Child & Adolescent Behavioral Health has had a similar experience. Because of changes by the state, French said, his agency wasn’t able to start training and testing the billing system until during the holidays.
“January 1 hit and it looked like the bottom dropped out for our financials,” French said.
Like CommQuest, Child & Adolescent Behavioral Health hired another worker to do billing, and dipped into its line of credit.
French said the revenue crunch would get worse when Medicaid hands reimbursement to managed care companies, adding another layer, including pre-authorization rules, to an already complex system and cutting cash flow.
Stark County Mental Health and Addiction Recovery has tried to help local providers make the transition. The county board brought in consultants as early as 2016 to help local agencies analyze how the redesign would affect them, and more recently has provided IT assistance.
To keep cash flowing and allow local providers to concentrate on Medicaid billing, Stark MHAR has paid agencies an estimated monthly amount for board-funded non-Medicaid services with the expectation the agencies will submit bills later in the year.
Stark MHAR’s payments have helped, but the state should delay the managed care switch until July 2019, Hochadel said
“We ought to be focused on client care, and this distracts us from building programs and services,” he said.
Stark MHAR CEO John Aller said he sees clients benefiting in the long run from the changes Ohio is making, but no matter when managed care takes effect, it’s going to cause pain for local providers and some will likely close or merge to survive, until the billing system is paying on time.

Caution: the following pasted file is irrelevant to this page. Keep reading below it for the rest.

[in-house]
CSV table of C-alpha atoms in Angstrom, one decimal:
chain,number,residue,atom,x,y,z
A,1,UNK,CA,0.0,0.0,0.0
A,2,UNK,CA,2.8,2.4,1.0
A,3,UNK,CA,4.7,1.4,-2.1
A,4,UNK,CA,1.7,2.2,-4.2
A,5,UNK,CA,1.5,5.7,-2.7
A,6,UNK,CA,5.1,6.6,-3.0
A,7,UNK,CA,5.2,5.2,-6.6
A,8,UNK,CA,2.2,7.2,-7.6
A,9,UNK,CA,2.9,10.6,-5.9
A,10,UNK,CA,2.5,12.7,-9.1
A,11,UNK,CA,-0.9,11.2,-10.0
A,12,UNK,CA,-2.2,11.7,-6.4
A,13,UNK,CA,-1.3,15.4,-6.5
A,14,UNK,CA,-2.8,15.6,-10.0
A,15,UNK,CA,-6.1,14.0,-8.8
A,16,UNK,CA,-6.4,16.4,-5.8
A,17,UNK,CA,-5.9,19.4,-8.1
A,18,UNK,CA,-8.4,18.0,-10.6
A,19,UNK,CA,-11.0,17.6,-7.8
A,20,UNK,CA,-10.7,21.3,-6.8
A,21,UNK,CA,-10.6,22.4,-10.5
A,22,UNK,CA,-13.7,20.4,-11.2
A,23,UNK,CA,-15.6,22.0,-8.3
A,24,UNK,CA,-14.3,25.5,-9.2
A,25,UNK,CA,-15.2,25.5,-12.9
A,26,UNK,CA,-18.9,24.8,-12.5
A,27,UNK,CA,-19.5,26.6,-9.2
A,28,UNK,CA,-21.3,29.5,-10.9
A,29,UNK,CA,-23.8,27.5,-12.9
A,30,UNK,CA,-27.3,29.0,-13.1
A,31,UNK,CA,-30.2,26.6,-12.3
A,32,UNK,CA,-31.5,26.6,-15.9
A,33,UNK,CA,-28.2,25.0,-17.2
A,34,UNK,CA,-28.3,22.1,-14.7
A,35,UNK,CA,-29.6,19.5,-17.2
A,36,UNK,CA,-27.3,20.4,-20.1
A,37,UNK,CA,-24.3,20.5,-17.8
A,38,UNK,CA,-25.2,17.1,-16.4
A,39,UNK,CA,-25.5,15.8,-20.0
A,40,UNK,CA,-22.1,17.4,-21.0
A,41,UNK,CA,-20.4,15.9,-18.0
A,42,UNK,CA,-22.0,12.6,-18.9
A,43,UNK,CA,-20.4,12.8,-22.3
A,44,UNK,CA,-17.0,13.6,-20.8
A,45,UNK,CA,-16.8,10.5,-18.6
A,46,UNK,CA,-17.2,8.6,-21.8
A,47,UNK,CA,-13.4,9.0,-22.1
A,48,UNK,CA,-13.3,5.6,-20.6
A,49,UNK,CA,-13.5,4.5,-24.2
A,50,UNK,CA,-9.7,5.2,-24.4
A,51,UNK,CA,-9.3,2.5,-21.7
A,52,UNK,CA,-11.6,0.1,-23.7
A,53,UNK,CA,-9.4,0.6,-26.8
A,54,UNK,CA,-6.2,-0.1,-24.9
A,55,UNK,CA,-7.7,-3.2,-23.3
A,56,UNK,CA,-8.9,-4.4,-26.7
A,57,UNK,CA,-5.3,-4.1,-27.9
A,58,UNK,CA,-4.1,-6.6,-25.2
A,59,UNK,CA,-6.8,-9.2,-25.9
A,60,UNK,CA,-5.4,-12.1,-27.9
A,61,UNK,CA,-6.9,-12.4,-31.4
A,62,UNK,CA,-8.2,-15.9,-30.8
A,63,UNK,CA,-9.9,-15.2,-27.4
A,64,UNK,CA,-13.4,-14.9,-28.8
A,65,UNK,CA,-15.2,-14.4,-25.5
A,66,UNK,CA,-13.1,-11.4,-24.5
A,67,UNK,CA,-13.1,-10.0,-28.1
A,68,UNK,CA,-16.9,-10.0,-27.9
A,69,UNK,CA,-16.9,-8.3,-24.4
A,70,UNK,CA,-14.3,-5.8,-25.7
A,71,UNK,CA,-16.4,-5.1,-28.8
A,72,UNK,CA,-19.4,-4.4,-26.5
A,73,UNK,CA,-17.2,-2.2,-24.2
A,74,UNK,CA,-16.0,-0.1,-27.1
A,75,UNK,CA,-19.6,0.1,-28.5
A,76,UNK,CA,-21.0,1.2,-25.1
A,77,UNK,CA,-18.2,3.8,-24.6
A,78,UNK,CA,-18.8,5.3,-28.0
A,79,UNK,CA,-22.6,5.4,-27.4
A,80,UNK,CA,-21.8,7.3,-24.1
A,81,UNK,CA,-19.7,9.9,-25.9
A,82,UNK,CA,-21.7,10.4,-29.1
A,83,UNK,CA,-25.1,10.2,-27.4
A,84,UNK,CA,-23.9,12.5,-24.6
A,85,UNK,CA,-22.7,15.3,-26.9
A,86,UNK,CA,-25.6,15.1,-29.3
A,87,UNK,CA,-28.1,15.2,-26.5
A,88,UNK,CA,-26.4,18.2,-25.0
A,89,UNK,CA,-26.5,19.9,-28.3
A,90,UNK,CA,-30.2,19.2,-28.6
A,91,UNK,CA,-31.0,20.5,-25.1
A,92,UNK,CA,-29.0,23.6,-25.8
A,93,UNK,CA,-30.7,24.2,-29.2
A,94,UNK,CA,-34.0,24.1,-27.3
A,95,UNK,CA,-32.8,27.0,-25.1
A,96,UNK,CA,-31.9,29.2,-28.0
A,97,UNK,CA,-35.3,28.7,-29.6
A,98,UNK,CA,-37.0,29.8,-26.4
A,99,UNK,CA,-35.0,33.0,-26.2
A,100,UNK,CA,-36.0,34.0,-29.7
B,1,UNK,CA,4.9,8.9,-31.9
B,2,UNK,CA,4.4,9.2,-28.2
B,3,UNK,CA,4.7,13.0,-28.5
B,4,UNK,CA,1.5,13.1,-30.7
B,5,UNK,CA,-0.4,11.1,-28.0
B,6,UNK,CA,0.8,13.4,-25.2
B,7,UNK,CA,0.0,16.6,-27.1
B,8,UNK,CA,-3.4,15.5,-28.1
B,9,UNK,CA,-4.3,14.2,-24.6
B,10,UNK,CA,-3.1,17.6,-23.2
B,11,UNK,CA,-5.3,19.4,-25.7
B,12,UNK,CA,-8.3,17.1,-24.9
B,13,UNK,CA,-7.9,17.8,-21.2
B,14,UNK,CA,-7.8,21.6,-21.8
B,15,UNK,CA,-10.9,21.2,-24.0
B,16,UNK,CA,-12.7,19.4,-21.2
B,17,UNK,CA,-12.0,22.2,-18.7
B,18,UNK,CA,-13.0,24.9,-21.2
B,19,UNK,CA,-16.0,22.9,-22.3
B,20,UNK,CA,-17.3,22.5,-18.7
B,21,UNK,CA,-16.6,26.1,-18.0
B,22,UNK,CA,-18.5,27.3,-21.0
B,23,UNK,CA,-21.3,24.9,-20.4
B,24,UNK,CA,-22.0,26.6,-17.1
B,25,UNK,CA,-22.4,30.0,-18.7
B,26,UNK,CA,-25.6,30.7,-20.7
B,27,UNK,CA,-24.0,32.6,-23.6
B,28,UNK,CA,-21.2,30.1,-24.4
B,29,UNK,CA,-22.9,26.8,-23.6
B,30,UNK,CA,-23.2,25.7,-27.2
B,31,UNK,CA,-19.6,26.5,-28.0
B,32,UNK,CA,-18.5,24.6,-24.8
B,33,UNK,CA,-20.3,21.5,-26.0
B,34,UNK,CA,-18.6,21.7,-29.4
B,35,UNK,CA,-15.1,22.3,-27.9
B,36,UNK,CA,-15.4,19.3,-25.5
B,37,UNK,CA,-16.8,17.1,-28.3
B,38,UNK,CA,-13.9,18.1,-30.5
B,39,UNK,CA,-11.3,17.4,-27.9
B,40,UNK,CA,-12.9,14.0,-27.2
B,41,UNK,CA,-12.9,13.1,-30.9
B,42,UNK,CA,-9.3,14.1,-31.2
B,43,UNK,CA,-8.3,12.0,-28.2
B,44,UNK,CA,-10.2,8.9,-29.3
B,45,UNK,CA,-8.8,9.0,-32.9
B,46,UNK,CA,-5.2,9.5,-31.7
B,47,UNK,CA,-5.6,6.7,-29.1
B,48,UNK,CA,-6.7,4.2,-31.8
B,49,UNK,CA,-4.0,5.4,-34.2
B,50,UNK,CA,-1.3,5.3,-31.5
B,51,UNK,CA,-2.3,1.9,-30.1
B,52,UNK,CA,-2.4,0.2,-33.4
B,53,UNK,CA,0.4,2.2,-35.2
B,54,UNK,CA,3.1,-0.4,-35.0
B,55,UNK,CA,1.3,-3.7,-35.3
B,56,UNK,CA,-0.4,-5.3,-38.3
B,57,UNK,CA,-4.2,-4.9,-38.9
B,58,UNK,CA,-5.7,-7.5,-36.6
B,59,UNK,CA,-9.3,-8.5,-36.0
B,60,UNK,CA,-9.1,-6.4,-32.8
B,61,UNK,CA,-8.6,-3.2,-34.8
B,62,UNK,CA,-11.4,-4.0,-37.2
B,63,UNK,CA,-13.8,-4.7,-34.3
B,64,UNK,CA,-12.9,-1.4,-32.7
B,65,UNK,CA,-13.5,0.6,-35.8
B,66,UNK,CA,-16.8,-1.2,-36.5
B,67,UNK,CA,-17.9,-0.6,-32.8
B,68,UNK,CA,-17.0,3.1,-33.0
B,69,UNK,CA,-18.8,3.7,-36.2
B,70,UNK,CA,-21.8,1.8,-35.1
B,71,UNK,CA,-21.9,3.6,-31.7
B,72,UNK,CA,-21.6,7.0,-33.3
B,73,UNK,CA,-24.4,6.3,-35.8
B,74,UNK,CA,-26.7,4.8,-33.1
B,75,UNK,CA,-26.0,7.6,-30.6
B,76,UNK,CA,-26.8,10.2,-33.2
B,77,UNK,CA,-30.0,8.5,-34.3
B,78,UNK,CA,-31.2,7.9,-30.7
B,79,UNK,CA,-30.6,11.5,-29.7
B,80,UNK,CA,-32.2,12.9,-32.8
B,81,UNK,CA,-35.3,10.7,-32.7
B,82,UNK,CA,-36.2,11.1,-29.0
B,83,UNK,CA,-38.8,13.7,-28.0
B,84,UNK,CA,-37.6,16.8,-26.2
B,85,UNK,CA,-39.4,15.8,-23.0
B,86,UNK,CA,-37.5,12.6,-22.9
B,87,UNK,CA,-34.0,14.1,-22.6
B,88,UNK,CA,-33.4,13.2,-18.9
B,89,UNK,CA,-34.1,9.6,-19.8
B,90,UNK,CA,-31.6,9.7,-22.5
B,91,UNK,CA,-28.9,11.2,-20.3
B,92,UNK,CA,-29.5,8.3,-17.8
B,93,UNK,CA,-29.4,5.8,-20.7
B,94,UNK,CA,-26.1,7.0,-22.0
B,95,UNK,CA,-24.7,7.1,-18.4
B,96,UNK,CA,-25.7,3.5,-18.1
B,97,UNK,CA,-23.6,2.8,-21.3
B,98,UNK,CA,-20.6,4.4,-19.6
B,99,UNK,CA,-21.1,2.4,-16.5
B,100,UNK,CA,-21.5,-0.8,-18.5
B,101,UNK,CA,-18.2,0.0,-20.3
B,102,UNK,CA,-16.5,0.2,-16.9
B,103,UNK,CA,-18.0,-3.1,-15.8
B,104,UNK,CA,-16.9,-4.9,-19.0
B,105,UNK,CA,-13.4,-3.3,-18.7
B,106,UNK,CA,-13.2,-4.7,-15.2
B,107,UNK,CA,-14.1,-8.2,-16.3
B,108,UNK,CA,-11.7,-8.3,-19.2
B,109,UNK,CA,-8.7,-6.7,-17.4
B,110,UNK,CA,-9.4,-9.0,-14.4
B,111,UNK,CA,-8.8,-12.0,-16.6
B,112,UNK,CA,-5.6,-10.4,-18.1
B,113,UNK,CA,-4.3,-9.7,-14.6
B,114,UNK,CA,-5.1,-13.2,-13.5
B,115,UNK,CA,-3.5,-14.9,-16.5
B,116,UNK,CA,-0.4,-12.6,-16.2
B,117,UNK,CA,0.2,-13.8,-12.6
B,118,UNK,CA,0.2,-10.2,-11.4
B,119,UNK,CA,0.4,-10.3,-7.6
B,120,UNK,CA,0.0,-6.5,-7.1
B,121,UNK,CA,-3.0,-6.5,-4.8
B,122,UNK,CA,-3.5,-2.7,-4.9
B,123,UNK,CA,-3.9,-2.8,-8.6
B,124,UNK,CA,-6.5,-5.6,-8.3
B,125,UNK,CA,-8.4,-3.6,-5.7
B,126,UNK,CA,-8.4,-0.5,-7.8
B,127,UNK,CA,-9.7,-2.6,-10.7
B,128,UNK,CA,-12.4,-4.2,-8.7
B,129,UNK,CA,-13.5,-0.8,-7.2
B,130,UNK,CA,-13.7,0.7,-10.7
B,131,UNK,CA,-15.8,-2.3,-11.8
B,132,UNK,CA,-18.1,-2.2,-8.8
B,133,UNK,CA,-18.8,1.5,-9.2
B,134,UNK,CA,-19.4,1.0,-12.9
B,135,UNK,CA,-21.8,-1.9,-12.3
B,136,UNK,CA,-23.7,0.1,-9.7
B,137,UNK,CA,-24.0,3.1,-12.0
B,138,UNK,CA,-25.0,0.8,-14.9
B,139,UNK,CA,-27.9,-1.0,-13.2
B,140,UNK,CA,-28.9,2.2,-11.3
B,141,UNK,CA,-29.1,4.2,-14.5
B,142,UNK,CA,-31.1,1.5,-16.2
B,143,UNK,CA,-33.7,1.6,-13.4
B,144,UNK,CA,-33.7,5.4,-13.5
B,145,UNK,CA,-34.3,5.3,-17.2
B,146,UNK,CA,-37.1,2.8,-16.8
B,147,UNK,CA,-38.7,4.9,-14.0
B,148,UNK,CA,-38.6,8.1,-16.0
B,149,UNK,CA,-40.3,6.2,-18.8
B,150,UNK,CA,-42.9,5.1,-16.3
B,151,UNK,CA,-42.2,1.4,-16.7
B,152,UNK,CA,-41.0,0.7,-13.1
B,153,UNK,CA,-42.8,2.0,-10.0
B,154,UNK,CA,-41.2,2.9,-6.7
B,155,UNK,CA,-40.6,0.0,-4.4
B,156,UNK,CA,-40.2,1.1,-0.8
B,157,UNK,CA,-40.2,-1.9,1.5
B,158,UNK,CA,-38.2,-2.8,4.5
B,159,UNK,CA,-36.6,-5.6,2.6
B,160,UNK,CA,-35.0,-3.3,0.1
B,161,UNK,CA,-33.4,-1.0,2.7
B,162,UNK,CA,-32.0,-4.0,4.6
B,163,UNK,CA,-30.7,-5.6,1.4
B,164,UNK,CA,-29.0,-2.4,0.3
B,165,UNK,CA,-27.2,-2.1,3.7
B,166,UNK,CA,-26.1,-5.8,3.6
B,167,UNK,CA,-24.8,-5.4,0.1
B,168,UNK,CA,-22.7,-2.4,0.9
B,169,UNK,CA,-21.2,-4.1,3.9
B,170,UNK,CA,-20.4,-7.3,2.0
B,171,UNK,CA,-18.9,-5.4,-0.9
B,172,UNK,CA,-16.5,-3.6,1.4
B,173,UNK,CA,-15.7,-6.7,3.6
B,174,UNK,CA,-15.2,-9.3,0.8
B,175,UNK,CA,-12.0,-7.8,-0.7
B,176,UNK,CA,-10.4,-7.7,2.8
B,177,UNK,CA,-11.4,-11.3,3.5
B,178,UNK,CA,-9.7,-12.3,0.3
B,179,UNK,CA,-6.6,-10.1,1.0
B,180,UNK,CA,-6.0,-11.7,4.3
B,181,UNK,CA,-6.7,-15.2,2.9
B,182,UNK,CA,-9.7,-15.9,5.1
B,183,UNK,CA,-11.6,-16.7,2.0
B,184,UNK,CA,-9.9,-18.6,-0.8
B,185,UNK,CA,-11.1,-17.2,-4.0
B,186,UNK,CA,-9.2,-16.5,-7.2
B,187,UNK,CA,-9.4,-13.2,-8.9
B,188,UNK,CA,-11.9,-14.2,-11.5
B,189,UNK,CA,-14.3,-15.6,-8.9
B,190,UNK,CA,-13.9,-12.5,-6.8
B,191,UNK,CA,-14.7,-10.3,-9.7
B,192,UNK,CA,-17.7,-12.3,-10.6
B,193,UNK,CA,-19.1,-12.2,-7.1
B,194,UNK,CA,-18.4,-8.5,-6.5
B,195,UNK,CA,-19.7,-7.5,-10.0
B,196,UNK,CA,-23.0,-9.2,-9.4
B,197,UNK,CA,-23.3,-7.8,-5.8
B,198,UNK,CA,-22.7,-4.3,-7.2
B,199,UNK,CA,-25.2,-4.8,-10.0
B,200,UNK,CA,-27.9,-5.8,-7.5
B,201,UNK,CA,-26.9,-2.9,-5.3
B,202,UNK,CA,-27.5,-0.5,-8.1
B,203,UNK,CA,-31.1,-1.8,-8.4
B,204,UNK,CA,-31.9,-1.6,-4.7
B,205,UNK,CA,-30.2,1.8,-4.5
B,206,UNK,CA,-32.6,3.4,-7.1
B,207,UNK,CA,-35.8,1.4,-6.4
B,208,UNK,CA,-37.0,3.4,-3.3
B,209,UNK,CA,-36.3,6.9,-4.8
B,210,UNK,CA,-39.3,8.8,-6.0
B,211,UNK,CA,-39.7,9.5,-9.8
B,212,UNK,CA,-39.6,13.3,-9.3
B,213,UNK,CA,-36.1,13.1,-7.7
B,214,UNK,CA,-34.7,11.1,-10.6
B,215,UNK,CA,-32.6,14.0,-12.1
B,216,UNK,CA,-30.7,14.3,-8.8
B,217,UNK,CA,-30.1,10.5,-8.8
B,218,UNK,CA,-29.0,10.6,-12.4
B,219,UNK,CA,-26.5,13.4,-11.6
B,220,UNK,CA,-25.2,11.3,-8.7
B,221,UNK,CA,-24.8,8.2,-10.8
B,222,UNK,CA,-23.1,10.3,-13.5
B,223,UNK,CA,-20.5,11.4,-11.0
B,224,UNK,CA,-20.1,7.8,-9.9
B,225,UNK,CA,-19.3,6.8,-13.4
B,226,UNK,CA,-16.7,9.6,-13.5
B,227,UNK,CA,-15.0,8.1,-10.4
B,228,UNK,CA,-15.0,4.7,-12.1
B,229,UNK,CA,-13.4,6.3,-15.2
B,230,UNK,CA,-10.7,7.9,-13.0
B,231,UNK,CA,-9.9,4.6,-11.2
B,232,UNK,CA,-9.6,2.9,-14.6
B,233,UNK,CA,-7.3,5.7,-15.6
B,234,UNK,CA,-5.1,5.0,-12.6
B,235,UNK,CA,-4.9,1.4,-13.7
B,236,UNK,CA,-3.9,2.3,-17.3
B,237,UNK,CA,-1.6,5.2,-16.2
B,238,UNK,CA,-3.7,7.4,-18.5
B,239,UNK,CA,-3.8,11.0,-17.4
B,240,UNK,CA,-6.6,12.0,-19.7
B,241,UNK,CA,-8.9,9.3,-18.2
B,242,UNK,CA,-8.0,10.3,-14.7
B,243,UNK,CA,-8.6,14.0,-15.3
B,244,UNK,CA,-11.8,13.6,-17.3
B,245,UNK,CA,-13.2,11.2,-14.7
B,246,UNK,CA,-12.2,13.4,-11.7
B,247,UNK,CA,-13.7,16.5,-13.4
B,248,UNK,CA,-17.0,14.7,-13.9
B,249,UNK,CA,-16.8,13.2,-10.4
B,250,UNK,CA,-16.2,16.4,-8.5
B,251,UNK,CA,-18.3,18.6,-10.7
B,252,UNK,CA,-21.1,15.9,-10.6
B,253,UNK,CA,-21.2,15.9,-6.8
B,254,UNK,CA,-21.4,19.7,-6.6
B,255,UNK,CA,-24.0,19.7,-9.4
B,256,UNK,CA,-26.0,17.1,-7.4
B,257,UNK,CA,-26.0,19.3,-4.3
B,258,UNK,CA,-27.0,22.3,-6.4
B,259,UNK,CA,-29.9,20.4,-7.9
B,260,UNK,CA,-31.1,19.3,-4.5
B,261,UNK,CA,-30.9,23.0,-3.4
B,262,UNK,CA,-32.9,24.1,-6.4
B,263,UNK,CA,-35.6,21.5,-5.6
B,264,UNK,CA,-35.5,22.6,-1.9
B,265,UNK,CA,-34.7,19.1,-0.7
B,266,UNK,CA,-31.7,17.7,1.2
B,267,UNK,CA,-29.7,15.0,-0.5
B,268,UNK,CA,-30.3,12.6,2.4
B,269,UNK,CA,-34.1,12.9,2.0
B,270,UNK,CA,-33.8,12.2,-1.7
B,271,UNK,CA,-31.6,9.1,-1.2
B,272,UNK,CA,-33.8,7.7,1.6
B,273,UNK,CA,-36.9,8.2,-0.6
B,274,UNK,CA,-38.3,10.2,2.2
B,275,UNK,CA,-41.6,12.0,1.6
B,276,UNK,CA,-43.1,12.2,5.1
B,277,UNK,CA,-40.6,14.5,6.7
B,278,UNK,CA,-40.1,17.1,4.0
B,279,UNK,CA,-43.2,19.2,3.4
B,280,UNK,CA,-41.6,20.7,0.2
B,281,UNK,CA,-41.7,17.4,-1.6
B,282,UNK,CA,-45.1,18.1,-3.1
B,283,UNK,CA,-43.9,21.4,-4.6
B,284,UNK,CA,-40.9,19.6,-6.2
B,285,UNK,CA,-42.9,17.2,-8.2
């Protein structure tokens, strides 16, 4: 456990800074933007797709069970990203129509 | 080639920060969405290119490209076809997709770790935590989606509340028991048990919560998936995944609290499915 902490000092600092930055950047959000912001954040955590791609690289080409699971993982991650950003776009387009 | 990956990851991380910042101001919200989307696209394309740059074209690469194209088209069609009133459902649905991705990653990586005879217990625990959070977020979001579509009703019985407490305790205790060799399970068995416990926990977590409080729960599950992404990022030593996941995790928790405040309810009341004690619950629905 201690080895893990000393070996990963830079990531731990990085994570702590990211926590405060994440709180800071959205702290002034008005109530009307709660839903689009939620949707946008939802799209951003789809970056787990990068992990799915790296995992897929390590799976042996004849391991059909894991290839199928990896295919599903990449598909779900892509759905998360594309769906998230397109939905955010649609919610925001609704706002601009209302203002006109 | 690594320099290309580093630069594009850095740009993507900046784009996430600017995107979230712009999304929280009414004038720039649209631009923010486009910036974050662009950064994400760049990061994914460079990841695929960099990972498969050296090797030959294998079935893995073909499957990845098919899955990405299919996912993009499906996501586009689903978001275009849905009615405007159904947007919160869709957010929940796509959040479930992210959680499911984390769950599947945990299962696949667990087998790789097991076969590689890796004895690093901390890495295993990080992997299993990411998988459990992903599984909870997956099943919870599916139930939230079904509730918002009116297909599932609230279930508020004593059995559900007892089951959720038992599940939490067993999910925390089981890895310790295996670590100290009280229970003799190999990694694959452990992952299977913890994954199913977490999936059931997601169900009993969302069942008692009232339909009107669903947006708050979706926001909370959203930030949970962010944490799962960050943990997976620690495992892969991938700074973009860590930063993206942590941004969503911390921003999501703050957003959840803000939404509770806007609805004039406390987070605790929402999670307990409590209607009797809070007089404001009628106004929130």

“I do think the first year’s going to be significantly challenging,” Aller said.
Meanwhile, the clock on the Department of Medicaid’s website is counting down to the deadline.
In an email, Ohio Medicaid spokeswoman Melissa Ayers said the department had helped and would continue to help providers make the transition through the July 1 deadline and beyond.
An example of how behavioral redesign has already changed the treatment landscape is Domestic Violence Project Inc.’s decision to close its Renew Counseling and Recovery Center.
Domestic Violence Project Inc. started Renew about 25 years ago so clients didn’t have to risk their safety by leaving the shelter for treatment. Over the years, the program grew from a single counselor into an income generator for the not-for-profit agency.
Behavioral health redesign changed the math.
The agency would have had to hire three to four workers to “bill and chase dollars,” and didn’t have the cash reserve needed to survive payment denials and red tape during managed care, Executive Director Cheli Curran said.
“Those two things are what put Renew out of business,” she said.
Domestic Violence Project Inc. cut staff and transferred the approximately 75 Renew clients to other providers.
Curran said the change helped the agency to refocus on its core mission.
Only 14 percent of Renew clients were staying in the shelter — the majority were referrals from other agencies — and closing Renew created space for 10 more beds.
“Going back to our core mission, we knew that what we needed was to focus on emergency housing,” Curran said. “There were over 400 people we couldn’t house last year because we didn’t have space.”